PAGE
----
We could have approximately £45 million a year to spend on capital projects without having this mountain of debt which one day has to be paid back.

  94. RV@17:15

    I am sure that although the information you refer to is not normally published it can be obtained from the Accountant General. I have a feeling that the whole amount is not deposited at the same rate of interest but in separate tranches.

  95. Anon@08:54

    I do not agree with Mr Gomez's blank vote campaign.

    However I do agree with you that Mr Bossano left the coffers full. I would point out though that at that time he called it a "war chest". The financial reserves that he called a "war chest" was meant to sustain us financially should the consequences of his belligerence towards Spain and the UK ever require this reserve.

    My principles dictate that no government has the right to take one penny more than it needs in order to pay the essentials. Remember that at that time we were the highest taxed WORKERS in Europe.

    What on earth was he thinking?

  96. Anonymous at 20:49

    "no government has the right to take one penny more than it needs" that is a big big statement. Need? Who decides what is needed? Is a leisure centre needed? is a spanking new Air Terminal needed? Is a power station needed more or less than the other two? Is affordable housing needed subsidised by taxpayers when some benefit and others don't? Who decides what is needed? Or is it down to the policy of each government?

    Think about it ...

  97. RV,

    Very good points...

    Hence the existence of party manifestos where we read and digest what parties want to achieve.

    Hence the existence of political parties where each produce a wish list of achievable targets that they think they can pull off.

    Hence elections where we elect those who belong to the same party that we believe are capable of achieving those goals that we think are important.

    Hence why I think the Public think Independents have a difficult task to form part of Government.

    Hence why I think Independents are almost unelectable.

    Hence why reform may be needed or maybe not!!

    Ready to be shot down ;)

  98. Disciple X

    Not at all I agree with your observations, however, elections do not determine "need" they determines "desires" :)

    Also it is not "goals that WE think are important" it is goals that THEY think are important and we choose from what is OFFERED :)

    NB Capitals used for emphasis not to show any anger :)

  99. V@20:57

    You've got on your hobby horse again. Please read what Anon@08:54 posted again and then read what Anon@20:49 responded. We appear to have applied different interpretations of the word "essentials". By the way you forgot to mention the much trodden on and massively expensive stone paving of the city centre.

  100. RV,

    Grateful for the debate, pero the "desires" that you refer to, are of late becoming, the de facto 4 year test!

    What they think is important is often an indication of what our society really needs plus some other extras that they think can get them a Distinction as opposed to a Pass.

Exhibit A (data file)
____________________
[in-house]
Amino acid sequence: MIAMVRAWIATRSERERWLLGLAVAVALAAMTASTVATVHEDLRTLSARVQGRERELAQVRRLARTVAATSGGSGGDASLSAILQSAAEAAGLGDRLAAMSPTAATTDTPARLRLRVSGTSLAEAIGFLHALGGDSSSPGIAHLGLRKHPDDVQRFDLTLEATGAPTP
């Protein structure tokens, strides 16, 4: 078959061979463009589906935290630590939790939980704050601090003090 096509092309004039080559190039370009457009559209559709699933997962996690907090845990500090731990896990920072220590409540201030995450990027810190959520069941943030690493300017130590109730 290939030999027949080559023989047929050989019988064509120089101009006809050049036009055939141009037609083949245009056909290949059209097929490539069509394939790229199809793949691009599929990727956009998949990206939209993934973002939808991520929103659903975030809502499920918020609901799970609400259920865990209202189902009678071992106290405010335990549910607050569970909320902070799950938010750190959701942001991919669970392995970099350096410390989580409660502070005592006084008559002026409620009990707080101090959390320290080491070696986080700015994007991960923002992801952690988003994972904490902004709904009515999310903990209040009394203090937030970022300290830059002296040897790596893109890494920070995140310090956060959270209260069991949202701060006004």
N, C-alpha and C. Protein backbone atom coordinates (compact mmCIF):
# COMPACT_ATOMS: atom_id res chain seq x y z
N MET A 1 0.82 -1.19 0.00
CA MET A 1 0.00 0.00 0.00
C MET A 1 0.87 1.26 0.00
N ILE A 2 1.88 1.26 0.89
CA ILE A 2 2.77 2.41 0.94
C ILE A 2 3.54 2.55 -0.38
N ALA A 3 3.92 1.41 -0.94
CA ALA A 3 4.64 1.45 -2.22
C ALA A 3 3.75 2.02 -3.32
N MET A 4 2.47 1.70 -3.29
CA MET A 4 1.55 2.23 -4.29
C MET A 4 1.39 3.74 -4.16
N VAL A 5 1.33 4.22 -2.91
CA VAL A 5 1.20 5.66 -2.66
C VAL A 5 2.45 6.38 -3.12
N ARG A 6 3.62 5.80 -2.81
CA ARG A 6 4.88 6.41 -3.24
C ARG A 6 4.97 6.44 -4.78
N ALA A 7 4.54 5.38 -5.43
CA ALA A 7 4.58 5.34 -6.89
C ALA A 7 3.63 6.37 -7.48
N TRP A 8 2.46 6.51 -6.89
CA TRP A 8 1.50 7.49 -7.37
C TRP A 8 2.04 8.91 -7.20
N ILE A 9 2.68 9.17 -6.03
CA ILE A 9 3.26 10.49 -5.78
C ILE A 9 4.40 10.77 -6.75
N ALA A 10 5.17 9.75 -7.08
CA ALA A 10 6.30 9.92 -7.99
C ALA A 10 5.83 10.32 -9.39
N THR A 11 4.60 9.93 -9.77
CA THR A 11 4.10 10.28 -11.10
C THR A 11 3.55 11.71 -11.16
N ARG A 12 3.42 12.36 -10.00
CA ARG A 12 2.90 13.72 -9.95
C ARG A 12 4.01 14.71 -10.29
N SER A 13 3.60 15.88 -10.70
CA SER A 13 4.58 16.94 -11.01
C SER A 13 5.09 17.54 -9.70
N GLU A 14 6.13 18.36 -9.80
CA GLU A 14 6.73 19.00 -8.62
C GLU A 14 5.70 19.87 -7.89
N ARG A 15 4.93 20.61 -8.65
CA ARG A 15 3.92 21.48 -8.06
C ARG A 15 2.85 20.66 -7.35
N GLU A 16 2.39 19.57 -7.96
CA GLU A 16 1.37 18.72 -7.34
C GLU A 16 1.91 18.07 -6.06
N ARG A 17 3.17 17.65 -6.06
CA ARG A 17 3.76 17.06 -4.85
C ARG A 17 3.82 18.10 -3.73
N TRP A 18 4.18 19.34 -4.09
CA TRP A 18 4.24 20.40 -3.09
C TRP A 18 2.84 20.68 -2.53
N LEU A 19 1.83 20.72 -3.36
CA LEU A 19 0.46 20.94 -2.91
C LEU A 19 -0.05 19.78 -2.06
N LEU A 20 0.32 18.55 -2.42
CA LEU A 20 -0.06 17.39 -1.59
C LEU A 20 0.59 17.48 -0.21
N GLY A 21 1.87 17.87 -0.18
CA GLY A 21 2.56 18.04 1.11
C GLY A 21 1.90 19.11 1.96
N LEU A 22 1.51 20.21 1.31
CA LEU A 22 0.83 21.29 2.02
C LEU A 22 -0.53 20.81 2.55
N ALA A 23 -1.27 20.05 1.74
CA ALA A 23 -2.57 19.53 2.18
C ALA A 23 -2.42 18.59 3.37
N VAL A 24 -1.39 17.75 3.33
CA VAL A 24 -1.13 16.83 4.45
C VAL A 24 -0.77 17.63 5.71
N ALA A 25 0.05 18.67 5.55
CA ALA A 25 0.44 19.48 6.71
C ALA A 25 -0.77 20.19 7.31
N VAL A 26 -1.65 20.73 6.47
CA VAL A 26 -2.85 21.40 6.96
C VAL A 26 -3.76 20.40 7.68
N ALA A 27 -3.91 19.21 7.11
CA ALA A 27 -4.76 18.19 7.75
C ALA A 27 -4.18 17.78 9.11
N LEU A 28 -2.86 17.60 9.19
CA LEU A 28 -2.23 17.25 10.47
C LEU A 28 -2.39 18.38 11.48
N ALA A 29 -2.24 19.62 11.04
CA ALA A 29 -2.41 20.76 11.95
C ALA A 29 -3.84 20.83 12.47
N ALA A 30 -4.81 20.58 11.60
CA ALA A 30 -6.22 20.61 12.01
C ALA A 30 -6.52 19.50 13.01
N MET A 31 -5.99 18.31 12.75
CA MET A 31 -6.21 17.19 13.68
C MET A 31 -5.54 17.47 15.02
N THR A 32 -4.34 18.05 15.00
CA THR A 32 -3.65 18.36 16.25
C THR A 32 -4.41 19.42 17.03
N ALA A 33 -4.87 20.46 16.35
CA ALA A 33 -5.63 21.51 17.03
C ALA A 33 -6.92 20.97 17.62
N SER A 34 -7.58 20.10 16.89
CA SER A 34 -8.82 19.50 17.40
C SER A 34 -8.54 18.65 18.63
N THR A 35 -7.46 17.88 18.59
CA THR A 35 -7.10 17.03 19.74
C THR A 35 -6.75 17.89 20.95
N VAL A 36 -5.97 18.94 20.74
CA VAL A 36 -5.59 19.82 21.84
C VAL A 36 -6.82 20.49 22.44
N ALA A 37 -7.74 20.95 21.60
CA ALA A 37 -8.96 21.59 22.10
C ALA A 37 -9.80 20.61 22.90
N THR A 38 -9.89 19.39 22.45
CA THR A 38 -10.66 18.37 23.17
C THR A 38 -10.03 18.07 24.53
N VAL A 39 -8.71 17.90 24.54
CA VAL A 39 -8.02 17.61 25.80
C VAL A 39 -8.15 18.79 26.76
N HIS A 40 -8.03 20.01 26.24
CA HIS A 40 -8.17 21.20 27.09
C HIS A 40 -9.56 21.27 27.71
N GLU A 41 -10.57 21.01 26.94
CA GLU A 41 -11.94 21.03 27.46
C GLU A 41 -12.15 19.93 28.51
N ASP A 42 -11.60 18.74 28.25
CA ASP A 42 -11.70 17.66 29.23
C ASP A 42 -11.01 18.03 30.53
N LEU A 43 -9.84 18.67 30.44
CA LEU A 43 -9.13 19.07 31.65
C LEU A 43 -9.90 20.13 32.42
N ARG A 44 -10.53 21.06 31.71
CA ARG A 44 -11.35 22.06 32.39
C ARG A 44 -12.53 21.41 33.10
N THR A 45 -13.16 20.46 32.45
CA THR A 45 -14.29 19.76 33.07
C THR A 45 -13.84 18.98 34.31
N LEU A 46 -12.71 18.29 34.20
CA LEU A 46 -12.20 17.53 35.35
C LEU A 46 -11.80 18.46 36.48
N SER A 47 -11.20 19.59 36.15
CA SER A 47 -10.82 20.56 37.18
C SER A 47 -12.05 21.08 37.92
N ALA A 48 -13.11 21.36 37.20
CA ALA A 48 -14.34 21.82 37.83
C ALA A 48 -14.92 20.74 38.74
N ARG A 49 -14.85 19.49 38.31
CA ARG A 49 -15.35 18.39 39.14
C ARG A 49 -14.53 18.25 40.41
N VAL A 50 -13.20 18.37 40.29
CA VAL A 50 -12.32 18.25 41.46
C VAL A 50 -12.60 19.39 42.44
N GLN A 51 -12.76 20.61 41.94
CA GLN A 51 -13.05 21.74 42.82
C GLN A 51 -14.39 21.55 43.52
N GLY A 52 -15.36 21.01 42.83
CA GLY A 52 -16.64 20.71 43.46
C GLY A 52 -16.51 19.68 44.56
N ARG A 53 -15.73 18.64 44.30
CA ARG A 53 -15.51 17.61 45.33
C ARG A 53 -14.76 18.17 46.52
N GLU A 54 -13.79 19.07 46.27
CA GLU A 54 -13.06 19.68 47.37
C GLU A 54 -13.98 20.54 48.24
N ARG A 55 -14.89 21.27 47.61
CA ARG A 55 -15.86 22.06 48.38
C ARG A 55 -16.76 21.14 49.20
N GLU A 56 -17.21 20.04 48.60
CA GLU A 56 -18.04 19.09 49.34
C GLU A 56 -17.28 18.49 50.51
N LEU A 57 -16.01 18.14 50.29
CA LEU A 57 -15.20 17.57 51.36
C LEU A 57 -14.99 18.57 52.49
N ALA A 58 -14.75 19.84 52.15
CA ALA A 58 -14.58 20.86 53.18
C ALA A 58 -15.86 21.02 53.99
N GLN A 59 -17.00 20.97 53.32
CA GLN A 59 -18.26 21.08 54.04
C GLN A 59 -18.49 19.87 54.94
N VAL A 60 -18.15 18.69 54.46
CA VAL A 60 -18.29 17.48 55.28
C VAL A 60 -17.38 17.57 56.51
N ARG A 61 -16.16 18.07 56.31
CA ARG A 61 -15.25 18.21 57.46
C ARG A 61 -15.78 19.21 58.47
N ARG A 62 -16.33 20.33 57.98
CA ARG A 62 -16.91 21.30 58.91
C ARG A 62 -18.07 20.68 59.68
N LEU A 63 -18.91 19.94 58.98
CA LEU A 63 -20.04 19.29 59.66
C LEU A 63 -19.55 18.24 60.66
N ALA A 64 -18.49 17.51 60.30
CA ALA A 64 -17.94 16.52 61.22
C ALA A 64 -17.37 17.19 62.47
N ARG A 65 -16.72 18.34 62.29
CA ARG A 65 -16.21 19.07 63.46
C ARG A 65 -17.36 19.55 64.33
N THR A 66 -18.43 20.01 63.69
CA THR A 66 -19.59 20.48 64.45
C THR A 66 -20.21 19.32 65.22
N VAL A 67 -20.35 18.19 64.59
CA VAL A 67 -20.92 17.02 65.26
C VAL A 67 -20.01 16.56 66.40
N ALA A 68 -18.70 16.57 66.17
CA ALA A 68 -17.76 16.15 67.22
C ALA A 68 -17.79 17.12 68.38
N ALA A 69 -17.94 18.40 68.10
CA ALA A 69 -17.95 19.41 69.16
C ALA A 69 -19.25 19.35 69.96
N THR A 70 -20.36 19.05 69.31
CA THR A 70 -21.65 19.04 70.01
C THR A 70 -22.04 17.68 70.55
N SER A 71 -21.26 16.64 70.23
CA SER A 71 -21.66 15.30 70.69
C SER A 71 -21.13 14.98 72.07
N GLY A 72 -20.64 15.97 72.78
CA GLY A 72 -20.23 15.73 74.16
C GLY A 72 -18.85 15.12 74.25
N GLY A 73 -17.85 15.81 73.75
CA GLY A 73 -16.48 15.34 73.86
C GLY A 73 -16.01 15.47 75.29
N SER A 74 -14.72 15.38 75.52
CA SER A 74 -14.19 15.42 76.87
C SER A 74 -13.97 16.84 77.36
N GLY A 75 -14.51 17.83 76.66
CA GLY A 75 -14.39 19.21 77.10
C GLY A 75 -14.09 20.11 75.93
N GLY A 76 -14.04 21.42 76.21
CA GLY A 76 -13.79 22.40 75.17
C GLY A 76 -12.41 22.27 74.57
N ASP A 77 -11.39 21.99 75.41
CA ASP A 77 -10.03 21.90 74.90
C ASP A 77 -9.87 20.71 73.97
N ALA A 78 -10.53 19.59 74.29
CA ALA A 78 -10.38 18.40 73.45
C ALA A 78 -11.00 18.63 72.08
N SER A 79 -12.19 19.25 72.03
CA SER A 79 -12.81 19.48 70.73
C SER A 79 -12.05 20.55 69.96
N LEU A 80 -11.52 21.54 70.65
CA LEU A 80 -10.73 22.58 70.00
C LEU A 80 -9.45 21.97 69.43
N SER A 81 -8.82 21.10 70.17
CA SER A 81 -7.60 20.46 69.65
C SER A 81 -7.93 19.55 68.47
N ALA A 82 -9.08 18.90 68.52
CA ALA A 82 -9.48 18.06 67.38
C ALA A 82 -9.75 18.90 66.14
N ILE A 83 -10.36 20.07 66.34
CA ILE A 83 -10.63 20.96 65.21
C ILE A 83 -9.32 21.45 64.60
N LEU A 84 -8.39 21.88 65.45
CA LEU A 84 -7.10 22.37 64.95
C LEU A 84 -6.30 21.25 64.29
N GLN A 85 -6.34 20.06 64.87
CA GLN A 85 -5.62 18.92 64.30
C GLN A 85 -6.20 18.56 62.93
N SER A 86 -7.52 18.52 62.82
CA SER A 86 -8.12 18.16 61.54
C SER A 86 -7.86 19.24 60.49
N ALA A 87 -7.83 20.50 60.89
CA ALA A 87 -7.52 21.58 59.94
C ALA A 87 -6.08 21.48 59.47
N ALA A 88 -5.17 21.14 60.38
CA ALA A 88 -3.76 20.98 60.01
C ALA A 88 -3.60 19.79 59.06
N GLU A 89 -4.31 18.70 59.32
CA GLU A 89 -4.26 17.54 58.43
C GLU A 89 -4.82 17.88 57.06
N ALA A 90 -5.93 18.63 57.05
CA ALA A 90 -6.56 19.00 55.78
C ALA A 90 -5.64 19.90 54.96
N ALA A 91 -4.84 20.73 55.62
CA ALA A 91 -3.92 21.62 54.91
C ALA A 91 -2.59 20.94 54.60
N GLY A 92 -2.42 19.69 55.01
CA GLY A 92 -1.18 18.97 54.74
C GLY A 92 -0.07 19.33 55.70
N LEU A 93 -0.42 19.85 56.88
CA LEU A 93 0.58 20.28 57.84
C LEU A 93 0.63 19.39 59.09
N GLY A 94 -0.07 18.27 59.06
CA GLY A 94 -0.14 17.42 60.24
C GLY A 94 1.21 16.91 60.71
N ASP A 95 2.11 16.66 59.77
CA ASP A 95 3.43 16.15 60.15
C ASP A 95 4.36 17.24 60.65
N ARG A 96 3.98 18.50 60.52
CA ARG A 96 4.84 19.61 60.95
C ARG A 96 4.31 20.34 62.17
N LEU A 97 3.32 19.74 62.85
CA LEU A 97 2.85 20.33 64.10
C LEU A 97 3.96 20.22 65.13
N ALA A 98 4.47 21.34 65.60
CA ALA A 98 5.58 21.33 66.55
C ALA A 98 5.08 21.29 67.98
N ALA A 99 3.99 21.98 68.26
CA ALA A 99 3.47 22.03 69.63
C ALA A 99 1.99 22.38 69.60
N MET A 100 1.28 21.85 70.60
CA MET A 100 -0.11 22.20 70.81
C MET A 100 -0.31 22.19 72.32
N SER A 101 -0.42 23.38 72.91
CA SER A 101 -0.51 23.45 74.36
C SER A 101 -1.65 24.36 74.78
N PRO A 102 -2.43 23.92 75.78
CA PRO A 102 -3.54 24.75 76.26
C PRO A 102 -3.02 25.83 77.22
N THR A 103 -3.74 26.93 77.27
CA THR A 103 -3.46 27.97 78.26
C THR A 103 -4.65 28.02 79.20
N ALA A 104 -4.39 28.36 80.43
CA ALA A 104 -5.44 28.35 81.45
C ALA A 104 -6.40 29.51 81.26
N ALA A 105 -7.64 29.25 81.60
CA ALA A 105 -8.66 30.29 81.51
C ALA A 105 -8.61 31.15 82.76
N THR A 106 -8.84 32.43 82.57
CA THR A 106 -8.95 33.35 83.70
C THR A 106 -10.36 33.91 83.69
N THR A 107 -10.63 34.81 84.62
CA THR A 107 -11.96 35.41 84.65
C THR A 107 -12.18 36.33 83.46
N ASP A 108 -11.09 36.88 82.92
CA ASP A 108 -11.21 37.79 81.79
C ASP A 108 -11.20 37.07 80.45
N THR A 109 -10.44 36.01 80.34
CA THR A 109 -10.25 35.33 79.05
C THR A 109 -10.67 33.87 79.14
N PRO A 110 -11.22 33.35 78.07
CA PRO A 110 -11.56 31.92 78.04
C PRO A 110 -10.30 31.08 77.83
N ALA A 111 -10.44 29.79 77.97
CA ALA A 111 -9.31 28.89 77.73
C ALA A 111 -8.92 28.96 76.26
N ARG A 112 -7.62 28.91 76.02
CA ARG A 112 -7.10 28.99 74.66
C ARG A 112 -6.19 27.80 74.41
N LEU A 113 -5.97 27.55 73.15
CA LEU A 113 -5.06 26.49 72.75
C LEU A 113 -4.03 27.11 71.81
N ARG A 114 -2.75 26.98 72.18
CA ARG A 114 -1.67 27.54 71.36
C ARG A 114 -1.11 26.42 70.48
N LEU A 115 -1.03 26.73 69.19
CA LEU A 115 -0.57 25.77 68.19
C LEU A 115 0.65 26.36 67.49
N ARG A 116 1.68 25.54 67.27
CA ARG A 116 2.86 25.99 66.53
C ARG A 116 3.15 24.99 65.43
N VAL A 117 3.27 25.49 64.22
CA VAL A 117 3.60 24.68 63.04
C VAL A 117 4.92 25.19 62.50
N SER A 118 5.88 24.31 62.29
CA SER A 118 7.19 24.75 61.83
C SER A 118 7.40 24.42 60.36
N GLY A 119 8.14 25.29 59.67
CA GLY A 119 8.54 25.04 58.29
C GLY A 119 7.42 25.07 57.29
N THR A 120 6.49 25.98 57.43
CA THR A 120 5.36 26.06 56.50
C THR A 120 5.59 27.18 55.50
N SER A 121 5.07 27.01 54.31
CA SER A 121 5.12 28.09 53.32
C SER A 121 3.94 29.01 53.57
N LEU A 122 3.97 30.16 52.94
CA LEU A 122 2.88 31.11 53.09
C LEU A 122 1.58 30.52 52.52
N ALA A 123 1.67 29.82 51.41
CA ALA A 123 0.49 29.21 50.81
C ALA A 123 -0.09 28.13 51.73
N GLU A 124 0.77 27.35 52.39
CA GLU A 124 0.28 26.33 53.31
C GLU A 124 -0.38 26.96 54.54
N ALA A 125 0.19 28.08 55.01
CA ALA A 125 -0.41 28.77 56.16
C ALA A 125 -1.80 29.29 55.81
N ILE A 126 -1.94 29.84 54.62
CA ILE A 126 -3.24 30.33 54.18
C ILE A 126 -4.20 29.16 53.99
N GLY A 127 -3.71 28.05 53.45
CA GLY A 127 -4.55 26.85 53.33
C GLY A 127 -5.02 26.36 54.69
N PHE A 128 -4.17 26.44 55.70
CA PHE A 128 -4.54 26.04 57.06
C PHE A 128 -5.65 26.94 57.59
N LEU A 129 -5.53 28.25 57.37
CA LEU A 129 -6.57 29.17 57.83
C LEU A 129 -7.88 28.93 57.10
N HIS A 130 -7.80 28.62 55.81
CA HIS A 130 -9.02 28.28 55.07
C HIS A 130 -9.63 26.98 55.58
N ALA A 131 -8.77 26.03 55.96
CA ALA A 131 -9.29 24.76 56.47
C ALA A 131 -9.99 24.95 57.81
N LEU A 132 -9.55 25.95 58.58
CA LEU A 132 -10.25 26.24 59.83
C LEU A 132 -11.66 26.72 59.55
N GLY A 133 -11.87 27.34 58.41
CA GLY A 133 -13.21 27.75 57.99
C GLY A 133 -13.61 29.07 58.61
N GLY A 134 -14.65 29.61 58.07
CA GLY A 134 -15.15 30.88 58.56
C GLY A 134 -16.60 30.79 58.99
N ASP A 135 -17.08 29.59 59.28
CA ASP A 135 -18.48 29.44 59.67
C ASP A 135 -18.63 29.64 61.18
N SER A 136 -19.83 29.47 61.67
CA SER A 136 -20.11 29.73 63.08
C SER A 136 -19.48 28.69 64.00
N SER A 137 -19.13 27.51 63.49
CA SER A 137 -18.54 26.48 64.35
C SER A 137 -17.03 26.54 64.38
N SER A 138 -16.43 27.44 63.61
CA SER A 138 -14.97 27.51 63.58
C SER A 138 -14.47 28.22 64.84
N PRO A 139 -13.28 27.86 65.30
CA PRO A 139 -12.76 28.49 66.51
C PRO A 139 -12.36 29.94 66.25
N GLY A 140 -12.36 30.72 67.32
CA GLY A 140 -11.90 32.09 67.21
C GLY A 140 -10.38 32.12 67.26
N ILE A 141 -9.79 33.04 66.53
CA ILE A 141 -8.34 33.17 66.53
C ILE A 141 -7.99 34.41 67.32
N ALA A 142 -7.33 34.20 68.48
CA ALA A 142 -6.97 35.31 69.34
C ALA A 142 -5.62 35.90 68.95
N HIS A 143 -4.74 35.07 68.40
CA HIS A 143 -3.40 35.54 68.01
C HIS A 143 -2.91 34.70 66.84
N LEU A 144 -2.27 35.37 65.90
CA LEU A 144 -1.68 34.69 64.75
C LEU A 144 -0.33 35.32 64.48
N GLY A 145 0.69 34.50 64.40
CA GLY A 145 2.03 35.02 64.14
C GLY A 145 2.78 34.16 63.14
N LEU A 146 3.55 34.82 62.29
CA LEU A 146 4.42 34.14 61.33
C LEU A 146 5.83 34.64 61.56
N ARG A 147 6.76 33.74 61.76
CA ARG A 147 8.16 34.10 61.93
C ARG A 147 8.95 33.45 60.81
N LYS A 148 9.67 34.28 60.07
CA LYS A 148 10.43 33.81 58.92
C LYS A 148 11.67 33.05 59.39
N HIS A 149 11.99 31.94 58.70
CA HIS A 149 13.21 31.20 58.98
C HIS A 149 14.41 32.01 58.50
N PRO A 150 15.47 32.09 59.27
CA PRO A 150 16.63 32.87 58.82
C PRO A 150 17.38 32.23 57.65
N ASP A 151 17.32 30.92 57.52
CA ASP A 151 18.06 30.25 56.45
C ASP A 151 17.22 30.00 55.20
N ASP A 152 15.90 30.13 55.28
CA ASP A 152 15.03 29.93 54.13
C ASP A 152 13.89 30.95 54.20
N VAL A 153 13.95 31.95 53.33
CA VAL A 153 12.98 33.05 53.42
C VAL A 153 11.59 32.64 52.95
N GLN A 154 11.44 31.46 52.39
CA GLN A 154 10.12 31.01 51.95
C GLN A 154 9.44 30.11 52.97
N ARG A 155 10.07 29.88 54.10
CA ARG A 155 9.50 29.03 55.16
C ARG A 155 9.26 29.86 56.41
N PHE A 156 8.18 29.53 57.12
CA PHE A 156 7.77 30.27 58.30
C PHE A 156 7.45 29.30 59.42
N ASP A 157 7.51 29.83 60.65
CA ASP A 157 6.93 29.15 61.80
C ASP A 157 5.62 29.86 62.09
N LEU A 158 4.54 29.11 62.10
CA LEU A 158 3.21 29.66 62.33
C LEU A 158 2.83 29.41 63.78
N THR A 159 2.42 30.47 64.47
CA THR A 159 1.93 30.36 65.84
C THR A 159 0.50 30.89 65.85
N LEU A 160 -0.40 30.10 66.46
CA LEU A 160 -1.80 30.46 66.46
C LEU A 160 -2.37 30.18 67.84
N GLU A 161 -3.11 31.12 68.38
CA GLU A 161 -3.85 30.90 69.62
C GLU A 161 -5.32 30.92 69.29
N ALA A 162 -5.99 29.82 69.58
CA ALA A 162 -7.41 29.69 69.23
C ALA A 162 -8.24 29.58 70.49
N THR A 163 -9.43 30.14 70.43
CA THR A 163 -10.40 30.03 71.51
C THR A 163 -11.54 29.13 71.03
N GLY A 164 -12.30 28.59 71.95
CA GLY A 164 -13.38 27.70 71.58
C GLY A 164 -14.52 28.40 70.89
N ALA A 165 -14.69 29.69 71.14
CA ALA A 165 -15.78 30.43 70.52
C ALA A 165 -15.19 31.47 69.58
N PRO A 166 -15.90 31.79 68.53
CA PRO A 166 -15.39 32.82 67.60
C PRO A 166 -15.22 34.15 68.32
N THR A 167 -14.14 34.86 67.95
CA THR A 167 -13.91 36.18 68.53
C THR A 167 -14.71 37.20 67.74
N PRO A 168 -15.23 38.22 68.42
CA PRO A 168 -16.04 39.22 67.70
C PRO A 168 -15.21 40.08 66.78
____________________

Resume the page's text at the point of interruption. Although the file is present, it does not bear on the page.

As it is any party that does not fulfil the wish list are rapidly labelled as having "failed".

    Am I right in assuming, for arguments sake, that if a power station was not in say, this Government's manifesto they have failed?

    Or has the Government by having ignored it in their manifesto, failed the Public?

    Or, stretched even further, has the electorate failed at not realising this gaffe!

    I am certainly rambling right now and my example is probably way out of the mark - I need my Rioja, where has she hidden it? lol...

    What I am trying to point out is that the Public sometimes has a responsibility to choose appropriately and then entrust to those that they have every confidence will deliver.

    My problem with manifestos is that they don't explain how, in simple and laymans terms, they hope to achieve everything!!

    Ah! found it.... ;)

  101. RV@22:37

    A "war chest" was neither needed nor essential unless you treat the UK and Spain with the abrasiveness that Mr Bossano did at the time.

  102. Disciple X

    I do not agree that what they think is important is what our society need e.g. an air terminal in priority to a power station? Both were promised in the GSD manifesto the later by a date certain long gone by and not started yet. So the power station was in the manifesto and yes on that one they have failed (including failed the public) in my view doubly (a) in not meeting a manifesto promise and (b) n wrong prioritisation of expenditure. The electorate cannot by definition fail but I agree the public has to choose carefully within the limitations of what is on offer.

    Anonymous at 22:37

    Yes but I did not intend to imply that a "war chest" was needed or essential. I was making a totally different point about how one decides what is needed or essential.

  103. RV,

    I disagree on a couple of points:

    1. The electorate tacitly agree, possibly even by default, to certain things as being important to society when they vote for the Party with the manifesto (warts and all) that they think offers the best solutions.

    2. I believe that part of an electorate can fail. Very much like if I where to bet on a horse that offered the better odds and yet failed to win. Perhaps "Fail" is too strong a word but I think you get my point!

    Y con esto descanso...wonderful exchange even ahora que estoy de holiday away from my Rock...looking ahead to some horse riding and plenty of golf...